Home sales are crashing and investors are losing billions of dollars on bad home loans. In all, it spells great news for mortgage rates.
The benchmark 30-year fixed-rate mortgage fell 18 basis points to 6.31 percent, according to the Bankrate.com national survey of large lenders. A basis point is one-hundredth of 1 percentage point. The mortgages in this week’s survey had an average total of 0.34 discount and origination points. One year ago, the mortgage index was 6.46 percent; four weeks ago, it was 6.49 percent.
The benchmark 15-year fixed-rate mortgage fell 17 basis points to 6 percent. The benchmark 5/1 adjustable-rate mortgage fell 14 basis points to 5.12 percent. The 30-year fixed jumbo fell 20 basis points, to 7.04 percent — the lowest it’s been since late July.
This week’s rate decline was steep, but it’s not the record low for the year. In the middle of September, the benchmark rate on the 30-year fixed fell to 6.28 percent, and in March it slipped to 6.16 percent.
Why rates declined
Mortgage rates had been scooting downward for a week, and then came Wednesday morning’s double-barreled blast from Merrill Lynch and the National Association of Realtors.
Merrill Lynch announced that it would write down almost $8 billion in mortgage and mortgage-related assets. Less than three weeks before, Merrill Lynch had said it expected to write down $4.5 billion in mortgage-related assets.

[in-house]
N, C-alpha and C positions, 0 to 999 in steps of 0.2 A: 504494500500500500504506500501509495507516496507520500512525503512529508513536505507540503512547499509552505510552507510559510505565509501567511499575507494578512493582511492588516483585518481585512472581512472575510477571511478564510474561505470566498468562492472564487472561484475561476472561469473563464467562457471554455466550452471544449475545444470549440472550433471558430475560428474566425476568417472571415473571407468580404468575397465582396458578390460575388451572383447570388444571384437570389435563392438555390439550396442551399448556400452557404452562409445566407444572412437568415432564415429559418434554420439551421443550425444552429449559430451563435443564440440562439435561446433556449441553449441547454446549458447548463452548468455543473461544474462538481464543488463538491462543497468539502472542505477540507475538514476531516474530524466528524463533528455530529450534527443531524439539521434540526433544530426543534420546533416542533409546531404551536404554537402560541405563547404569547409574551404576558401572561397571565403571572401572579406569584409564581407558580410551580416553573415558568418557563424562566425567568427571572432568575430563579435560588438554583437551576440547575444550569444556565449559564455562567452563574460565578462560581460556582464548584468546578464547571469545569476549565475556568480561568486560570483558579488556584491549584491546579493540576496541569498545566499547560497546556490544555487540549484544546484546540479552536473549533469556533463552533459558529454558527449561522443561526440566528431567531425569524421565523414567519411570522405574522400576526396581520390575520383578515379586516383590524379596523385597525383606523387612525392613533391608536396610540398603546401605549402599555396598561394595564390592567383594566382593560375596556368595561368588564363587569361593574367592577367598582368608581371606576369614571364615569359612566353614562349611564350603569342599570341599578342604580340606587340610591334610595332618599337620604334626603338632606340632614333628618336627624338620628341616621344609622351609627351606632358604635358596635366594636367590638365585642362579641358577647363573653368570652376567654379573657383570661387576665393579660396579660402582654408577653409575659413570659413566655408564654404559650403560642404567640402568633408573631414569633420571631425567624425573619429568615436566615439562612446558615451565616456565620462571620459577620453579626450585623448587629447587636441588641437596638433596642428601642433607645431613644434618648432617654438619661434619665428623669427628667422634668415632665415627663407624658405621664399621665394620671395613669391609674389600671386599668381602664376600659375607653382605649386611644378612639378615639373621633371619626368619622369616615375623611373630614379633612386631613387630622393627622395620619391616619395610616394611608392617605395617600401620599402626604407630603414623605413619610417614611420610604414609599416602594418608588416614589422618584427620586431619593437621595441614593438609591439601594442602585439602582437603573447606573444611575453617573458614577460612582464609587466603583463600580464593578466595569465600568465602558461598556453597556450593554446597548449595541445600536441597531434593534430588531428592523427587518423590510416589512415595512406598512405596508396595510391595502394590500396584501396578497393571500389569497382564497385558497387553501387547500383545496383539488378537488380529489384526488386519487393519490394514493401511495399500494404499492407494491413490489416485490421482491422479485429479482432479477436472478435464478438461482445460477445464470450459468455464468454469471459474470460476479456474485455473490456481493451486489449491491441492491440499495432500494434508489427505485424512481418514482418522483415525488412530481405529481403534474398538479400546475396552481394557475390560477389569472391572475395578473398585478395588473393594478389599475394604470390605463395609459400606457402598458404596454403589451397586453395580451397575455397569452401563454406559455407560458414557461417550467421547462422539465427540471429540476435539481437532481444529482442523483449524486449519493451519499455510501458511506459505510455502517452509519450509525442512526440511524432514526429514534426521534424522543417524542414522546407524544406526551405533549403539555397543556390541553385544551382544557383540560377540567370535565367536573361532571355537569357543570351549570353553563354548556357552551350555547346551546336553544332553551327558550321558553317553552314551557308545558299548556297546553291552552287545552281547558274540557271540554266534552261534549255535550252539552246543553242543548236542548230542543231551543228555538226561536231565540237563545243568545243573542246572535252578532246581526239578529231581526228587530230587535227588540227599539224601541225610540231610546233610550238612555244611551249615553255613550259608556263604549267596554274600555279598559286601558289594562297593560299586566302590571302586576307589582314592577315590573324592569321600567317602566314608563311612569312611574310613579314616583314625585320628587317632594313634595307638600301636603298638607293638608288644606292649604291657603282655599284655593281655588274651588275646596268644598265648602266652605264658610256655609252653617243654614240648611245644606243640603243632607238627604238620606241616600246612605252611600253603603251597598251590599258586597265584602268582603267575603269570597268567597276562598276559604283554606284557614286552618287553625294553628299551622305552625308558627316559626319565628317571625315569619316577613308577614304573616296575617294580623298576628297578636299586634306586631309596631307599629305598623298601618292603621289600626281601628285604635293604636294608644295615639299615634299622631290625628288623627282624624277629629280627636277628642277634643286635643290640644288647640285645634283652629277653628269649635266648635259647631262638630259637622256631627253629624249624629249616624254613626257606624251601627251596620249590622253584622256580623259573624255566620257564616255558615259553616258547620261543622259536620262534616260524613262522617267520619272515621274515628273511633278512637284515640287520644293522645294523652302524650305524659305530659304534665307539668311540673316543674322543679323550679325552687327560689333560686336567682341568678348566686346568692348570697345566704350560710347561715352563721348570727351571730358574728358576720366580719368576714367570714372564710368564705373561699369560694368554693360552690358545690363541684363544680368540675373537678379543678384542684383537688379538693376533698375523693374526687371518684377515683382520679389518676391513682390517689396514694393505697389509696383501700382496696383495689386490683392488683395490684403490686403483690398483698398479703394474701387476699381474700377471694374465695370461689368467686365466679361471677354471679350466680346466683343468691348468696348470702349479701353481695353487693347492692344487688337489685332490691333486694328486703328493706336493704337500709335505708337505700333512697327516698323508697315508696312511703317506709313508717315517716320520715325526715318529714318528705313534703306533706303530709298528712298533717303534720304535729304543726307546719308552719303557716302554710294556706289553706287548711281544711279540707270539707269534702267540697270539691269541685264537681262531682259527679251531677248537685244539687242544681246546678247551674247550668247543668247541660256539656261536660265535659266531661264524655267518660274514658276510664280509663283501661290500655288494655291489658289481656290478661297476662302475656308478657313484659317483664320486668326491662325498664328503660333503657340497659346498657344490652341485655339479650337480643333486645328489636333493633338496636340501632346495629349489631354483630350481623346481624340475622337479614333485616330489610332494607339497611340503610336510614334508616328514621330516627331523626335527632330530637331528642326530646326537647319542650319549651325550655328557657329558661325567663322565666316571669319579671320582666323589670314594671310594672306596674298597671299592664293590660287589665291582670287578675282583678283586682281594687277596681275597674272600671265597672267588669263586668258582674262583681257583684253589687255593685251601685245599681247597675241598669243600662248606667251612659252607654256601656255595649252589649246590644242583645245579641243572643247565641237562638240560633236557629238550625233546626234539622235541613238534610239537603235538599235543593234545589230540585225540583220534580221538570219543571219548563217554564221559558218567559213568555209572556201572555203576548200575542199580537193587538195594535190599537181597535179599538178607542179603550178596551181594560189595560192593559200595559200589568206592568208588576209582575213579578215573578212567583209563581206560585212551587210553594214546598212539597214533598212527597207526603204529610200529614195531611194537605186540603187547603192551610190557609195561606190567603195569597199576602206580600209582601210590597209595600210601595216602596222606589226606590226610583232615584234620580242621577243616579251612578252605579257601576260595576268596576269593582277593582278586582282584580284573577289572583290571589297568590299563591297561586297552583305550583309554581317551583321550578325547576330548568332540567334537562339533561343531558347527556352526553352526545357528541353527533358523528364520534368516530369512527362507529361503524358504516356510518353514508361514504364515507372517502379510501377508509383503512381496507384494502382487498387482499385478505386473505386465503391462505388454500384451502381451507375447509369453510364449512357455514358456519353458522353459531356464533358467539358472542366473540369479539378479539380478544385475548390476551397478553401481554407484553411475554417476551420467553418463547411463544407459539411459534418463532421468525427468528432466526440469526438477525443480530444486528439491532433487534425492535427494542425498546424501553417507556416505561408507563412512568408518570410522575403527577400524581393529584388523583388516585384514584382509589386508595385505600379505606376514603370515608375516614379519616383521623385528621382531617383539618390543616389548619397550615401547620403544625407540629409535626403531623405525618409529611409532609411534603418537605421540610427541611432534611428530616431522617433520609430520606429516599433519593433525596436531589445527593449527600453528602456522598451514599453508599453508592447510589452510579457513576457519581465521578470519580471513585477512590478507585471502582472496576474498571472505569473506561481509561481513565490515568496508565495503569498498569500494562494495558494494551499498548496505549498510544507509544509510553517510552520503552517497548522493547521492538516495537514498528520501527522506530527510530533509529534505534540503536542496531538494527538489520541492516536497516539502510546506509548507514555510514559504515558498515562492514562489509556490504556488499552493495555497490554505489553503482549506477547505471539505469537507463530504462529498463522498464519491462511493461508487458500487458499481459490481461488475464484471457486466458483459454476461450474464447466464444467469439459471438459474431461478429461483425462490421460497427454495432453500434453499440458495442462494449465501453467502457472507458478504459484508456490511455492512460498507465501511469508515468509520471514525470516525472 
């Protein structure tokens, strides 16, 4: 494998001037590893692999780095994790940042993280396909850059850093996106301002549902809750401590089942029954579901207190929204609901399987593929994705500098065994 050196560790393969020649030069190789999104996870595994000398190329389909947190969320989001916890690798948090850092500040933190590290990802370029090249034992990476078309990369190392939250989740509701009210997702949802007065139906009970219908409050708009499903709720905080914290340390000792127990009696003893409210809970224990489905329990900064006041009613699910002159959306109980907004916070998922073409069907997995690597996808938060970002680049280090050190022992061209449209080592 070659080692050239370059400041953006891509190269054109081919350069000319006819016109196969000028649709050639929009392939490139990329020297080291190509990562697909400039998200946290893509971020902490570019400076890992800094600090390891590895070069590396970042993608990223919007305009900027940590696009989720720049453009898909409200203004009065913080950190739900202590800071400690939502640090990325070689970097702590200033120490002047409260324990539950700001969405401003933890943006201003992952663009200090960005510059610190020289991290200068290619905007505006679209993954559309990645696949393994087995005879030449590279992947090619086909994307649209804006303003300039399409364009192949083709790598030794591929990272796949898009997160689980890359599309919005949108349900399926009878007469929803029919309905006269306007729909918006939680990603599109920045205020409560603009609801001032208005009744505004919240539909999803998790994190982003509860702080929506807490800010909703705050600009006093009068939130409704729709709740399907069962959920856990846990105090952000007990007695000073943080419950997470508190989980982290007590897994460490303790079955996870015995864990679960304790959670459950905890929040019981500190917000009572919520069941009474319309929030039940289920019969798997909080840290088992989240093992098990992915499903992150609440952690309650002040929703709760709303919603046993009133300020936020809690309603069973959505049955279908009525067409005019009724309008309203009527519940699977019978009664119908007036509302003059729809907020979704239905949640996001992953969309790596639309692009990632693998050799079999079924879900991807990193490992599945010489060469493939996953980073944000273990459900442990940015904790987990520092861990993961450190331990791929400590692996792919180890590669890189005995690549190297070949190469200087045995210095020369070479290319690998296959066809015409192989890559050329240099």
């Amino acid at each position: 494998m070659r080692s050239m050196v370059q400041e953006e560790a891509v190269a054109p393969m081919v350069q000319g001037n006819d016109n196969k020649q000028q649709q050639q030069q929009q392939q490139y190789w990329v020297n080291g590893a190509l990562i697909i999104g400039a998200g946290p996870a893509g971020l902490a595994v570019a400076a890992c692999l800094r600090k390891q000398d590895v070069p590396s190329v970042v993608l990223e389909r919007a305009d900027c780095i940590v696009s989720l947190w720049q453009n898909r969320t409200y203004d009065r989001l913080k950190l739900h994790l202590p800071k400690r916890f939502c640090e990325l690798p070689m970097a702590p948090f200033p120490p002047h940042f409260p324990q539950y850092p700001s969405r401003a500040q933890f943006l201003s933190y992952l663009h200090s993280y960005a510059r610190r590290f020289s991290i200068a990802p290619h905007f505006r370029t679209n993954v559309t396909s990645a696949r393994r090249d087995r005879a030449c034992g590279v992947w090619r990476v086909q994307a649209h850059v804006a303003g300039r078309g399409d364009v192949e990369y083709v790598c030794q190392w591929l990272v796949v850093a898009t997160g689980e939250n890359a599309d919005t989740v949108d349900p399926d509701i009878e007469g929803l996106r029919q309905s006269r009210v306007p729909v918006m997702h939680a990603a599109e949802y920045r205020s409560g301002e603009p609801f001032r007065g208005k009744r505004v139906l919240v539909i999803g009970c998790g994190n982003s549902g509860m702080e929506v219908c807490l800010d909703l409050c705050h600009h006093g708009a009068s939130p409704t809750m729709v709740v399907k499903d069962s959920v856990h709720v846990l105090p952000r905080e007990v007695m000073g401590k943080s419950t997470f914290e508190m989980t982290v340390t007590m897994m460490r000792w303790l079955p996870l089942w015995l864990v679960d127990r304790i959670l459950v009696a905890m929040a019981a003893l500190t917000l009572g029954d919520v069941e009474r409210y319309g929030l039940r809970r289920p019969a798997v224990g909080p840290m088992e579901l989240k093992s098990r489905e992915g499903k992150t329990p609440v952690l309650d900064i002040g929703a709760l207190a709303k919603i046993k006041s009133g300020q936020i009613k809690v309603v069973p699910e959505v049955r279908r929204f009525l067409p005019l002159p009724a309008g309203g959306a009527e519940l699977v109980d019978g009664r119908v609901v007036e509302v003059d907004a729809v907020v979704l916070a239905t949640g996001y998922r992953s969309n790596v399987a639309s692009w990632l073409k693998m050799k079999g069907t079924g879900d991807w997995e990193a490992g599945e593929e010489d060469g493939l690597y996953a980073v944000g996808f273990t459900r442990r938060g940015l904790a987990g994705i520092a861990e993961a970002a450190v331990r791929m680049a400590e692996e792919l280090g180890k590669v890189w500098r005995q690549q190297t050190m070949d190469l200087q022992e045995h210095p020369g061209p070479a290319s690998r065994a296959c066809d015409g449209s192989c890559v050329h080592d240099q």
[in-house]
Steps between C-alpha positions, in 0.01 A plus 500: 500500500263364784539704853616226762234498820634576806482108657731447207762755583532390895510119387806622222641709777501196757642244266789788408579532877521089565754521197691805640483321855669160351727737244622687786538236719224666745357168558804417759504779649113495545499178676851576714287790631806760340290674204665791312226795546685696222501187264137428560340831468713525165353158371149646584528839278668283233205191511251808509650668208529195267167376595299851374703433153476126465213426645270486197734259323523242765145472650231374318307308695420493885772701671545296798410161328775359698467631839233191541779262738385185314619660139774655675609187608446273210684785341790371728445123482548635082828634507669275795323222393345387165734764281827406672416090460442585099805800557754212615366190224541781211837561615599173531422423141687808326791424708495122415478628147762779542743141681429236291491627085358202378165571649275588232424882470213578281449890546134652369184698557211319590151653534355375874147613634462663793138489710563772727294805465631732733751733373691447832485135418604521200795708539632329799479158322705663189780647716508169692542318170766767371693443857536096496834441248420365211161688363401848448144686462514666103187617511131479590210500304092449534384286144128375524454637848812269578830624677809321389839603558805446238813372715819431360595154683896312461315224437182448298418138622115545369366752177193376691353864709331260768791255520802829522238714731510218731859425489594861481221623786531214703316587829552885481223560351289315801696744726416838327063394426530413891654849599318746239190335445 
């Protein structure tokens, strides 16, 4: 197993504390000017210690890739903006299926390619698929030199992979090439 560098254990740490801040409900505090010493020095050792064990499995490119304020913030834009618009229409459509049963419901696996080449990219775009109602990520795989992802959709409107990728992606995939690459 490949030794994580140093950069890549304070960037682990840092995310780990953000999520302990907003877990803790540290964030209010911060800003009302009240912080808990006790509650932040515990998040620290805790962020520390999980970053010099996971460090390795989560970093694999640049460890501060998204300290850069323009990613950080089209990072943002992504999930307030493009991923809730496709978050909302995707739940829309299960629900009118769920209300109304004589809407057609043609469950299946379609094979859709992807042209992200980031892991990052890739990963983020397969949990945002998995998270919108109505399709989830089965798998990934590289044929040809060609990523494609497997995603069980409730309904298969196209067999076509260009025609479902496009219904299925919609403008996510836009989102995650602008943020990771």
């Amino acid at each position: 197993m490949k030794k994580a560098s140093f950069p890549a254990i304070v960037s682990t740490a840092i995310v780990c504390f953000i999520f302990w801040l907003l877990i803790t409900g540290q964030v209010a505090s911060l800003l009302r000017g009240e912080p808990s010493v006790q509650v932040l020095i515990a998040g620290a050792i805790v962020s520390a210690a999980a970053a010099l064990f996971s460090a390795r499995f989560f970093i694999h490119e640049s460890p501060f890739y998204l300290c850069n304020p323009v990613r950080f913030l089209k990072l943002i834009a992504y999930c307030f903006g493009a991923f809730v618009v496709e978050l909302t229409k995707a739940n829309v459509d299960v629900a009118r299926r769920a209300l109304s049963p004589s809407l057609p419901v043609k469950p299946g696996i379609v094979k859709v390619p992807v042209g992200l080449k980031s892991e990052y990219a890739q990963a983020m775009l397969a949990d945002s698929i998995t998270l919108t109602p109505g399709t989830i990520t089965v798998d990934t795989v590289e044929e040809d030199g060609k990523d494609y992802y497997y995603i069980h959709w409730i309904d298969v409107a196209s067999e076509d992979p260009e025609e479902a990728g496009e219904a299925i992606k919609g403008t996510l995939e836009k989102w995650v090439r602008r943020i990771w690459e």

That’s quite a big change in just three weeks, and it startled investors. Stock prices fell abruptly, before recovering late in the day.
Then the Realtors released the existing-home sales report for September. Home resales last month fell 23 percent compared with the same month last year — from 529,000 units sold in September 2006 to 409,000 units resold this September. On a seasonally adjusted basis, sales fell 19 percent. The inventory of unsold, used homes on the market reached 4.4 million units. At that sales pace, it would take 101/2 months to sell all the houses now on the market.
Half of the homes sold in September cost more than $211,700 — a 4.2 percent decrease from the median price of $220,900 in September 2006. With supply at 101/2 months and rising, prices are destined to keep falling.
If you’re a renter and you want to buy a house someday, that’s promising news. But Wall Street doesn’t view the situation optimistically, and that’s why mortgage rates fell this week. “Bad news in some areas of the financial markets is good news for conforming mortgage rates,” sums up Bob Moulton, president of Manhasset, N.Y.-based Americana Mortgage. “I think the worst is yet to come. I think this problem is bigger than we imagine.”
The outlook was sunnier at the headquarters of the National Association of Realtors, where senior economist Lawrence Yun blamed the decline in home resales to problems with jumbo mortgages. A jumbo is a home loan for more than the conforming limit, which is $417,000 this year. Lenders have had difficulty selling closed jumbo loans, and that has made jumbo mortgages harder to get.
“Because there were fewer transactions at the upper end of the market, there is a downward distortion reflected in a lower national median home price,” Yun says. He says the logjam in jumbo loans has eased.